The Nigerian style of music known as Afrobeats has quietly entranced a large swathe of the world’s population. “Pretty much every song on pop radio [in the U.K. now] is sort of a Mr. Eazi-style, chill, afrobeats [track],” the producer Riton told Rolling Stone last year. But Nigerian singers have not yet established a foothold Stateside, despite well-received, afrobeats-dusted singles from established stars like Drake and Janet Jackson.
So it’s unusual that “Fall,” a springy, 19-month-old track from the Nigerian singer DaVido, is currently gaining traction on the airwaves. The growth has been gradual: 482 plays to date, spread across 36 stations, according to Nielsen BDS, which tracks radio activity. BDS reports that four new stations added “Fall” into rotation last week.
Those are admittedly not huge numbers — for comparison’s sake, Post Malone’s new single “Wow” grew by 1,700 plays last week alone. But listeners who hear “Fall” are scrambling to find their phones: It was one of the Top 100 most Shazam’d singles in America this week. In New York City, “Fall” was a Top 10 record on Shazam. And in Atlanta, another crucial market, only two tracks were getting more Shazam activity than DaVido’s.
Eliciting that level of interest in America is no small feat for an African singer. Columbia signed “Pana,” a 2016 single from Tekno, but wasn’t able to transform it into a U.S. hit. RCA signed Wizkid, the guest on Drake’s “One Dance,” but hasn’t been able to get a hit either. (RCA is also working with DaVido now.) Burna Boy, another Nigerian singer with impressive talent, is now affiliated with Atlantic, but his “Rock Your Body” didn’t reach a wide audience in America.
That has nothing to do with the music — “Pana” and “Rock Your Body” are both indelible polyrhythmic pop songs, wonderfully weightless next to the lead-footed trap that currently dominates both rap and pop radio in America. But the machinery that creates hits in the U.S. remains conservative, even in the supposedly “new” era brought on by streaming.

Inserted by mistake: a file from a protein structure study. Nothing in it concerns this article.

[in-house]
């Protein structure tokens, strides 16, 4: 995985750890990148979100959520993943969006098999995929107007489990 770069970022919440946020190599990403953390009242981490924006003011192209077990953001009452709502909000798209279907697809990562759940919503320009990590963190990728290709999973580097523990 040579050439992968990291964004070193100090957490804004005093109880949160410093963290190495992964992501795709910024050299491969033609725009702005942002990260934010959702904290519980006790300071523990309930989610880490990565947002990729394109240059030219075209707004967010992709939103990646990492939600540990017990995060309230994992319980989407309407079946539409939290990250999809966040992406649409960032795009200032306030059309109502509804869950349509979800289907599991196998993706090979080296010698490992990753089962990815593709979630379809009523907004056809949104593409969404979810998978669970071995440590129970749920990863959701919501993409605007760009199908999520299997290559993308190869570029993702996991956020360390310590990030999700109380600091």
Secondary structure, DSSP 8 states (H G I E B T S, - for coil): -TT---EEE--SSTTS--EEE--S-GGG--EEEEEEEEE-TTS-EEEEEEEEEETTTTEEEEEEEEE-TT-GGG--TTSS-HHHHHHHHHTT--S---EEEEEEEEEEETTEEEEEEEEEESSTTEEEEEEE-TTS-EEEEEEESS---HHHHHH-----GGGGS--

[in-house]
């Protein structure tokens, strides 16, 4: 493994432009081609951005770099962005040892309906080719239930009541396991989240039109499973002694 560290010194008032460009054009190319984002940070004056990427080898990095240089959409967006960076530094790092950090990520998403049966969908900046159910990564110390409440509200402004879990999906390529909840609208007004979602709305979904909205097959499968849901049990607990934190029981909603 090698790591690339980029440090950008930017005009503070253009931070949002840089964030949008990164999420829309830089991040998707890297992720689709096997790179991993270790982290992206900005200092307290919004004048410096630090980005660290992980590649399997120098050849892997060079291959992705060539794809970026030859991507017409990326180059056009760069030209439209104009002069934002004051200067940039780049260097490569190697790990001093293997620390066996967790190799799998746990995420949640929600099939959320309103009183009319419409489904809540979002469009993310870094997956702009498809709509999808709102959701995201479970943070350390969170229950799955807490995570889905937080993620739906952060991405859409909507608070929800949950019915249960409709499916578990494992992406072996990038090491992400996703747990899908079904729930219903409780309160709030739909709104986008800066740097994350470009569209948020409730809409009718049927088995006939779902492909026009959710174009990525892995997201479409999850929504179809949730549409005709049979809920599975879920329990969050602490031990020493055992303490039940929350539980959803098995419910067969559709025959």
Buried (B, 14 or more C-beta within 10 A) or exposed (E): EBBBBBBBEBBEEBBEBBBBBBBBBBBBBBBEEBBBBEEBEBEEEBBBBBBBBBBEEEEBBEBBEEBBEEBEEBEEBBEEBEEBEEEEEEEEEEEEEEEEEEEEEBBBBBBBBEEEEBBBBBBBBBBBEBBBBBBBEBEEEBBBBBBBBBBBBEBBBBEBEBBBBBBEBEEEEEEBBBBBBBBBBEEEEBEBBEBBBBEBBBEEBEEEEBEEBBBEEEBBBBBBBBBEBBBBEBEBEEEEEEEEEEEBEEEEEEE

Nowhere is this more true than at radio, which throws its still-considerable weight behind only a tiny number of tracks — “A Top 40 radio station is playing five songs 120 times a week every week,” according to one radio insider — and rarely takes risks on music that doesn’t align with seemingly-ancient-if-not-totally-incomprehensible norms.
Mainstream “urban” radio usually won’t play Latin trap next to American trap, even if the same producers worked on both tracks, or pivot from hard hip-hop into soft R&B. Meanwhile, pop radio tries hard to ignore viral rap records, which programmers characterize as “pretty extreme,” in favor of bizarre but ostensibly more palatable concoctions by Panic! at the Disco or Marshmello. Even some Top 40 programmers are confused by this tendency: “I don’t know when everybody’s gonna get it through their heads that we can’t just keep forcing these pop songs that nobody likes down everybody’s throat,” Nathan Graham told Rolling Stone last year.
Radio also depends on a favor system of sorts: Artists play station concerts, stop by for interviews and record drops to help get their music onto the air. This is costly for artists without American passports. “To work the U.S. is big money — even getting music onto radio in New York alone might cost you upwards of $100 or $200 grand,” the Nigerian star Mr. Eazi explained to Rolling Stone last year. That’s another reason why, “at the end of the day, nobody has properly broken an African act in the U.S.”
It’s too early to tell if DaVido can establish a new path from Nigeria to the American airwaves — his team only recently started “attacking US radio properly,” according to an email from the singer’s manager, Asa Asika. But there’s no denying that when listeners hear DaVido’s music, they are immediately compelled to figure out who sings it. And that’s not just the case with “Fall.” This week New Yorkers were also trying to determine who steals the show on local rapper Casanova’s new single “2am” (Shazaming Top 25). Surprise — it’s DaVido. He is also the artist behind the 2017 track “If,” which is Shazaming Top 50 in New York.
DaVido’s success appears to be a boon for other Nigerian artists as well. Afro B’s “Drogba (Joanna)” was even higher than “Fall” on New York Shazam this week. If more radio programmers are willing to give these artists a chance, they may be pleasantly surprised by the results.